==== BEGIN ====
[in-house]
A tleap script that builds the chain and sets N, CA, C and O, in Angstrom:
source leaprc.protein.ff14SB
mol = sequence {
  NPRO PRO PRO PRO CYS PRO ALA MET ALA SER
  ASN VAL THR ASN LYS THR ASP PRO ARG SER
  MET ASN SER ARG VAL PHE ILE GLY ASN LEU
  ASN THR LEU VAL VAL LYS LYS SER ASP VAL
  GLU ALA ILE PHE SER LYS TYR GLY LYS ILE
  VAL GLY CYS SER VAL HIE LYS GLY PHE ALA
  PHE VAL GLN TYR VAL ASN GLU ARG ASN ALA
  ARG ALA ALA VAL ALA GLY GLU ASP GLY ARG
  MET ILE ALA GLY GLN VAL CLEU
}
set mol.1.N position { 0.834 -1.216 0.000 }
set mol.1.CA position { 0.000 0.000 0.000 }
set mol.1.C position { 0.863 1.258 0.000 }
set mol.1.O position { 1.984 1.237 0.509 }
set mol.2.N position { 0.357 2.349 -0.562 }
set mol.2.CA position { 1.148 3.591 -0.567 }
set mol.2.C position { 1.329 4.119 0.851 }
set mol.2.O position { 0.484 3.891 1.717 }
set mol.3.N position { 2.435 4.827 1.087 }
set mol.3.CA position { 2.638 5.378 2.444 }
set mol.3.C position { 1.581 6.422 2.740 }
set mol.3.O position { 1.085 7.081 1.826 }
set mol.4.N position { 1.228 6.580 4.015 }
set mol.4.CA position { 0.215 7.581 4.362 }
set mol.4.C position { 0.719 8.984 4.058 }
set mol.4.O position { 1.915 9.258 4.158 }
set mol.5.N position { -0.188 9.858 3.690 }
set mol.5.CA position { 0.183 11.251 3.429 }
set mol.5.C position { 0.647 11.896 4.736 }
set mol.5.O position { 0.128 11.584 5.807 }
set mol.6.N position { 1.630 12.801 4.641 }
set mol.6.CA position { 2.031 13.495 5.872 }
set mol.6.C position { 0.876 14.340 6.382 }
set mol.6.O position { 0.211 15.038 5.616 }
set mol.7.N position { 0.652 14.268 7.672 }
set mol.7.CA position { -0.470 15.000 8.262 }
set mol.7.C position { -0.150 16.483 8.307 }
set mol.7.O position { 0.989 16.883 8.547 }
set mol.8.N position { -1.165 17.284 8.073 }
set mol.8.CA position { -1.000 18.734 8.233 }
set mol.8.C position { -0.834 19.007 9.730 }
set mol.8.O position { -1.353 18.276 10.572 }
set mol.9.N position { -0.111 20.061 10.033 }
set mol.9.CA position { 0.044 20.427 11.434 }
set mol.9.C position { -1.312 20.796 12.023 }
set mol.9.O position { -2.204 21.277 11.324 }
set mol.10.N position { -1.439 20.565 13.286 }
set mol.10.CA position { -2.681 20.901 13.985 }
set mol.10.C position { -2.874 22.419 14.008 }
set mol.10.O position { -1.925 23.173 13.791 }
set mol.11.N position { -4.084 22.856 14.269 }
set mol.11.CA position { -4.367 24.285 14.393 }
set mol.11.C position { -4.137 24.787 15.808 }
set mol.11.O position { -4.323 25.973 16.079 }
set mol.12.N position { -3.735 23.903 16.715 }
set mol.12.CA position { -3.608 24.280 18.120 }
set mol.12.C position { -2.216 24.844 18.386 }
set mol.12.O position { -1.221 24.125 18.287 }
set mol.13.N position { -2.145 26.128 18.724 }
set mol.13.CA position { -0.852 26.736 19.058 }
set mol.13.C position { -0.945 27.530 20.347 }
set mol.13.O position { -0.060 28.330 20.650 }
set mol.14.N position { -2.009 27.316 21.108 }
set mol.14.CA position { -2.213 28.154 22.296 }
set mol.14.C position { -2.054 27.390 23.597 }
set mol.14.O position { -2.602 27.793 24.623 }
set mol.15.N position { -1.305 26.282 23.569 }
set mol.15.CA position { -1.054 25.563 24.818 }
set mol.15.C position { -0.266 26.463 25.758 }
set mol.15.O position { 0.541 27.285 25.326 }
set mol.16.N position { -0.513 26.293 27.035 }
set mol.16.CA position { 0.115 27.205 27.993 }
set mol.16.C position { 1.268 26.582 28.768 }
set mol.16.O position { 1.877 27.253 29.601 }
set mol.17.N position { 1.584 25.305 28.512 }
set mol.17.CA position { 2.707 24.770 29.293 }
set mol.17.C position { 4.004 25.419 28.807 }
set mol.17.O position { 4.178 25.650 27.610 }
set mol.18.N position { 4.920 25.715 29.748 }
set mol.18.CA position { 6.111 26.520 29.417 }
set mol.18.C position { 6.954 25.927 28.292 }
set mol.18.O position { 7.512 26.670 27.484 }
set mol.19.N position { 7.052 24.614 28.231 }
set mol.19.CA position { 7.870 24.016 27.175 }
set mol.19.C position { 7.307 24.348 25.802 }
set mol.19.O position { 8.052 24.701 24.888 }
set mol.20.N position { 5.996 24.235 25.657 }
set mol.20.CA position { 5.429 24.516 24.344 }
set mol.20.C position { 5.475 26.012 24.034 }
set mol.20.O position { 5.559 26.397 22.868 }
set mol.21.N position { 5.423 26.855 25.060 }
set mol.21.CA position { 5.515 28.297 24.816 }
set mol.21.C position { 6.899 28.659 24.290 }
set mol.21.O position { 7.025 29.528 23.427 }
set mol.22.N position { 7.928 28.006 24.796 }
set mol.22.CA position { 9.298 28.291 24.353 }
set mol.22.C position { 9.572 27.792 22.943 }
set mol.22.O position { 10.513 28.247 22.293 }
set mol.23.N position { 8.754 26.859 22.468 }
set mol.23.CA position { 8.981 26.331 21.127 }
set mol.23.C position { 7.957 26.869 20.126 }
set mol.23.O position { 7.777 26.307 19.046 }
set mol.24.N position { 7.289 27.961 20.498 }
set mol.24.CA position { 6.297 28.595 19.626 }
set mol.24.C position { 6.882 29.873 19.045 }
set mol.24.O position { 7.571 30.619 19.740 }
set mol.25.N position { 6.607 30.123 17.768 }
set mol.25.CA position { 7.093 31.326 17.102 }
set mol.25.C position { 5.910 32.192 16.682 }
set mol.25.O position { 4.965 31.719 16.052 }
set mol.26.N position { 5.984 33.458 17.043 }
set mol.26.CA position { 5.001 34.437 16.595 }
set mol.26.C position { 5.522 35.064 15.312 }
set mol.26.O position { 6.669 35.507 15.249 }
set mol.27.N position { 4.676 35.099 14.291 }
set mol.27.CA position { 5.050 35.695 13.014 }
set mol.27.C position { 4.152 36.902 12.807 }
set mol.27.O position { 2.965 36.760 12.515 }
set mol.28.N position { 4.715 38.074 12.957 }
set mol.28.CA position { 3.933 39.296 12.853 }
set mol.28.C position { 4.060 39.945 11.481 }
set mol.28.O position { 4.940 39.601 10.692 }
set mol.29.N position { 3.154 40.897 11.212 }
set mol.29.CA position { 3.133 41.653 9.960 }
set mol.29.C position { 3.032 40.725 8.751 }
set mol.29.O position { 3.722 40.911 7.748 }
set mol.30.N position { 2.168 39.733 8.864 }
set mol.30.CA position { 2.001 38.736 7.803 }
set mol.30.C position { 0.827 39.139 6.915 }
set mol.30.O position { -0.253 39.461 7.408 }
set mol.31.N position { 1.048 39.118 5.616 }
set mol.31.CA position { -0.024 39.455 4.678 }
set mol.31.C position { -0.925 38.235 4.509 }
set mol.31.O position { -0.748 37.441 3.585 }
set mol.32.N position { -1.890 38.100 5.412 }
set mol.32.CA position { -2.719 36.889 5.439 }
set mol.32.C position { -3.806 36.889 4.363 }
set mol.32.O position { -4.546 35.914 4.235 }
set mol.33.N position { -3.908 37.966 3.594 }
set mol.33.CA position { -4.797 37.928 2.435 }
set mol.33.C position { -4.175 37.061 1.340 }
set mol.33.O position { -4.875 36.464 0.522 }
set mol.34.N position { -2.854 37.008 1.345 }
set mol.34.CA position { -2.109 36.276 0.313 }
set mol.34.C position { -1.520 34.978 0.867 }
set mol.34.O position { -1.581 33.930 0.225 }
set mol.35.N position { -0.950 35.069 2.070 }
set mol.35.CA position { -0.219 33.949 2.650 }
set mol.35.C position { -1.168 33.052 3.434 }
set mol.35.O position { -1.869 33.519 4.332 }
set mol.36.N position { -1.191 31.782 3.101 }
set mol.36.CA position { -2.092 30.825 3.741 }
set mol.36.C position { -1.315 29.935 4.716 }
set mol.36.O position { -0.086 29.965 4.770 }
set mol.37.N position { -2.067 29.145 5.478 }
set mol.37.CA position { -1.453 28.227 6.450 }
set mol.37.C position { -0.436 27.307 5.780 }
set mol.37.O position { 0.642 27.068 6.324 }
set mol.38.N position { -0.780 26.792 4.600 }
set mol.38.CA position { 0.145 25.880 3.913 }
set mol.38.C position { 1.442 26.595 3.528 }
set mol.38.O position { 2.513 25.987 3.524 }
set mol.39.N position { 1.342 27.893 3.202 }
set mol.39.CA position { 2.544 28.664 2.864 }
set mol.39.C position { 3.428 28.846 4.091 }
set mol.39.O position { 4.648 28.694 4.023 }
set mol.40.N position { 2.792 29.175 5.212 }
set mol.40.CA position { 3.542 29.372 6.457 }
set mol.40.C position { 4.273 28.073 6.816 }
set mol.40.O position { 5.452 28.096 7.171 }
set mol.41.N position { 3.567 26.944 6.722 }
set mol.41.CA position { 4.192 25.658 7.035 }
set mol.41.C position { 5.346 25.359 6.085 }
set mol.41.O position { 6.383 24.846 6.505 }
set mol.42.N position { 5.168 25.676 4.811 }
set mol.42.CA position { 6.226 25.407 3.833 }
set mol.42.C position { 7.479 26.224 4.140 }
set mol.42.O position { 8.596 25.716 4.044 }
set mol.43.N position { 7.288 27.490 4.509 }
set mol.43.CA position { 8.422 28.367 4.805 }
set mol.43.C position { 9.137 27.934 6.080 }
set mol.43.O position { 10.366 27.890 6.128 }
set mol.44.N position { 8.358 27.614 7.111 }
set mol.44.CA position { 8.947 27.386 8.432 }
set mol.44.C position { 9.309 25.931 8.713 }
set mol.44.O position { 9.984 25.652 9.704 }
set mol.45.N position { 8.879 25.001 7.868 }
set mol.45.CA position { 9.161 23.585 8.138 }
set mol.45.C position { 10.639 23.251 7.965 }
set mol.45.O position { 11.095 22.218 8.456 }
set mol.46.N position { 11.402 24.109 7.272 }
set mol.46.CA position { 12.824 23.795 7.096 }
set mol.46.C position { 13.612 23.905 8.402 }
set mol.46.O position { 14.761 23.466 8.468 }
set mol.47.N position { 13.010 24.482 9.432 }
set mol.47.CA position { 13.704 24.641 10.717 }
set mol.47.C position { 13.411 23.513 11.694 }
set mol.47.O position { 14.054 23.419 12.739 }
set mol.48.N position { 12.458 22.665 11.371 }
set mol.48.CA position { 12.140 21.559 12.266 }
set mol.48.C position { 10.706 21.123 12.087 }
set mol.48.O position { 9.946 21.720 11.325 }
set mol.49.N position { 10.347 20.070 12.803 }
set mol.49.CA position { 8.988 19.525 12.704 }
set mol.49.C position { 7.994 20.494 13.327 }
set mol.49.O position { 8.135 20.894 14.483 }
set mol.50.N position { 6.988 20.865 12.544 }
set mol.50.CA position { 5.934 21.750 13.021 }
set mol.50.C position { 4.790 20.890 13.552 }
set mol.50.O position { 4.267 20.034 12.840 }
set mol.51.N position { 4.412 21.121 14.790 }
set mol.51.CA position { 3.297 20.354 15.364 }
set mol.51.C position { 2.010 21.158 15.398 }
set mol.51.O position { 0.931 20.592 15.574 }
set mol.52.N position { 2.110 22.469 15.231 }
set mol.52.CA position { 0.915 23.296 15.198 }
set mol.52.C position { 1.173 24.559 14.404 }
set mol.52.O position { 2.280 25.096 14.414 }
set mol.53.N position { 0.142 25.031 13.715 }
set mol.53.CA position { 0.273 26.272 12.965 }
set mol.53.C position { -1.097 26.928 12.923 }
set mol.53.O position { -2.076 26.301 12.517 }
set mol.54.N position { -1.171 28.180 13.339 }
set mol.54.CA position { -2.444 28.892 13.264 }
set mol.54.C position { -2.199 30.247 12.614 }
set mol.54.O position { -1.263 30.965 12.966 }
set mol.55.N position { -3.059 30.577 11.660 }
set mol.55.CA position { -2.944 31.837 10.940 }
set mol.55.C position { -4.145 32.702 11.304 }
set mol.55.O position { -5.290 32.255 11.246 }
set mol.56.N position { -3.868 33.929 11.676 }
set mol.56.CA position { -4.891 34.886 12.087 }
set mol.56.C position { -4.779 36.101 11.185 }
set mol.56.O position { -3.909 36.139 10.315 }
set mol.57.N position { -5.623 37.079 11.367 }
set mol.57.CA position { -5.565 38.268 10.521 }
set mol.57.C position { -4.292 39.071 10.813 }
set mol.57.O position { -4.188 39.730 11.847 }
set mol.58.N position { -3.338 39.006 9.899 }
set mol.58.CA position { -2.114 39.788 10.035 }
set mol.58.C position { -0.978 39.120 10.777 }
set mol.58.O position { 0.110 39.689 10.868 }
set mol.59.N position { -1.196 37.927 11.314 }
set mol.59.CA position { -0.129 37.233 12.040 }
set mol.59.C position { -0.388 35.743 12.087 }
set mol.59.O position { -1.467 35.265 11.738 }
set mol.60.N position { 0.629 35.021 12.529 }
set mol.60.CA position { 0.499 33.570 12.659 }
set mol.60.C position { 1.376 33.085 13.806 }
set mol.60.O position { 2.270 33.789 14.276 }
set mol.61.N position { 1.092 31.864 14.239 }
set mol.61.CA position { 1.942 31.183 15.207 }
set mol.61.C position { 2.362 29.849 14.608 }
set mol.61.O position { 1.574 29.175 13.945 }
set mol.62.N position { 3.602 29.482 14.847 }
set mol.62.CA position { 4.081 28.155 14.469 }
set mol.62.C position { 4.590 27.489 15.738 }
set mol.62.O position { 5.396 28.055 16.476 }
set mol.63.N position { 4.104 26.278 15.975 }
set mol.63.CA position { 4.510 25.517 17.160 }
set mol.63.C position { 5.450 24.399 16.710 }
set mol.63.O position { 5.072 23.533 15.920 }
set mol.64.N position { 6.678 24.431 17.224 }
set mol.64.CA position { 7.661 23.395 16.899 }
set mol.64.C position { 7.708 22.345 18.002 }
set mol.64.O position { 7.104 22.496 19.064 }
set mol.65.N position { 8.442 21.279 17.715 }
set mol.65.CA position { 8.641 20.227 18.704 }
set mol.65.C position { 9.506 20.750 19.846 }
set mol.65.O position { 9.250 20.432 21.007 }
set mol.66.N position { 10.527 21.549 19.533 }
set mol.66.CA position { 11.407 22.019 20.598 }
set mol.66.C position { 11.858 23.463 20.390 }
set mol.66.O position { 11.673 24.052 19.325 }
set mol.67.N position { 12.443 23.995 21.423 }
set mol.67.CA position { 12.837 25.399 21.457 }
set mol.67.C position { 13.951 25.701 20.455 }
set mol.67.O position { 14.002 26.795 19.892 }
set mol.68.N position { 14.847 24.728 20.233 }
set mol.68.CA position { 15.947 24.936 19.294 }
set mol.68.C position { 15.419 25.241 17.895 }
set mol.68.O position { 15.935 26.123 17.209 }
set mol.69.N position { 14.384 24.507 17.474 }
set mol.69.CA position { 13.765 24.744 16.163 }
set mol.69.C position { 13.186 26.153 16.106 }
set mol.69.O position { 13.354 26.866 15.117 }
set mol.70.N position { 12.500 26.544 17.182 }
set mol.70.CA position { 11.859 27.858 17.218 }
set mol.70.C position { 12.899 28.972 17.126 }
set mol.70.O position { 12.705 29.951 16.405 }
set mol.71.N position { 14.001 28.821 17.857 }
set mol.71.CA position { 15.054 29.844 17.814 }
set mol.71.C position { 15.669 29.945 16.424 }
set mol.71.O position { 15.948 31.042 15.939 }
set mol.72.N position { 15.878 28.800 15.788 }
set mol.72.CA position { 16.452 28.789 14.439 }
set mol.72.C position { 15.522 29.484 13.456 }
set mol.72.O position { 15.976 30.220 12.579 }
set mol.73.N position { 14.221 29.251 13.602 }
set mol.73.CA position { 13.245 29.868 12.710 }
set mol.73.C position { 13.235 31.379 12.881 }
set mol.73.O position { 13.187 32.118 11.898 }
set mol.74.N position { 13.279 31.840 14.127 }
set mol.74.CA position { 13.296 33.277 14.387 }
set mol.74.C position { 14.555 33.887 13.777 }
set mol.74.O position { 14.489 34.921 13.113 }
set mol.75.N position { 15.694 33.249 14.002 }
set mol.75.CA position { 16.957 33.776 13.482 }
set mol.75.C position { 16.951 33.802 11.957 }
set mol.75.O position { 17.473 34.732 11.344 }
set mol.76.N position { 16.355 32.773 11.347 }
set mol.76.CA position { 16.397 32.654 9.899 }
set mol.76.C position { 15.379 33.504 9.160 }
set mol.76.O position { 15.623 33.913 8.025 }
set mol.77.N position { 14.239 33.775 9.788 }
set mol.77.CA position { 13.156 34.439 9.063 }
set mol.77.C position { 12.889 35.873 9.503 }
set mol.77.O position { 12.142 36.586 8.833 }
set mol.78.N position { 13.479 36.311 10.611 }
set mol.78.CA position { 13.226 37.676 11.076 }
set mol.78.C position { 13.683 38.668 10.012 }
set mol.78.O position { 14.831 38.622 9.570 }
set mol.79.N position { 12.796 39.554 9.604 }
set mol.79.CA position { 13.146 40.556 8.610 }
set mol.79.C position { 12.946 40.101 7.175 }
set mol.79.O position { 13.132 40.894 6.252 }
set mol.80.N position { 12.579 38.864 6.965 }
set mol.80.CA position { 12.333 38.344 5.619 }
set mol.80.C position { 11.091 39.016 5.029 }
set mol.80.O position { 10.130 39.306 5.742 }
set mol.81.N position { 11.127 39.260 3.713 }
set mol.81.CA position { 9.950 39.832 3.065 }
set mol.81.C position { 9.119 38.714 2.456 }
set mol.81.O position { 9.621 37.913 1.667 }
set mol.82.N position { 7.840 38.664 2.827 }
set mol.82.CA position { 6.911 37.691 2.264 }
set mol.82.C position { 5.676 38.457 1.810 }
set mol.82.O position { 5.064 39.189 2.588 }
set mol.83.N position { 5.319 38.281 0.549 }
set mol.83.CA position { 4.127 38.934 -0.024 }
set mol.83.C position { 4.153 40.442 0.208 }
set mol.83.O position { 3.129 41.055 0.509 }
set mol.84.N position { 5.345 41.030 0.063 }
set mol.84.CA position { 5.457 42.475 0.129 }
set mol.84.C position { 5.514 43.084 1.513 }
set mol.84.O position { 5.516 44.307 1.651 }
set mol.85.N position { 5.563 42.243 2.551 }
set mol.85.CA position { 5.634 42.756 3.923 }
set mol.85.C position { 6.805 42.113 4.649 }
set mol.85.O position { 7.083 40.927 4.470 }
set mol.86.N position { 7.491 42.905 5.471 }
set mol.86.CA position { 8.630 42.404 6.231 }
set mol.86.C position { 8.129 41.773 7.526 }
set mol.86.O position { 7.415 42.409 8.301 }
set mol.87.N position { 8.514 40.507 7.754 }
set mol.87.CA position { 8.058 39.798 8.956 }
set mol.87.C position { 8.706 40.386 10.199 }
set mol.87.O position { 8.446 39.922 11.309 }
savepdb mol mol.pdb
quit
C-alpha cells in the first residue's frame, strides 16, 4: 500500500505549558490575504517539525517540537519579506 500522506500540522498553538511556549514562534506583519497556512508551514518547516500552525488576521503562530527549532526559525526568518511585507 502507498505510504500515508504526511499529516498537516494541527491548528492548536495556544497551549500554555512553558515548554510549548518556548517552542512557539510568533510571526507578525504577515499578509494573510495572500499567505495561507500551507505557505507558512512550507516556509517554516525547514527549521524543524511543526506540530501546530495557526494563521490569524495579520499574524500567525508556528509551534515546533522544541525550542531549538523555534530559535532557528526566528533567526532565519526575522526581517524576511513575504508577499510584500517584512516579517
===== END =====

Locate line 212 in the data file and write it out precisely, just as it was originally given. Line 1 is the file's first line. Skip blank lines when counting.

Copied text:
set mol.50.CA position { 5.934 21.750 13.021 }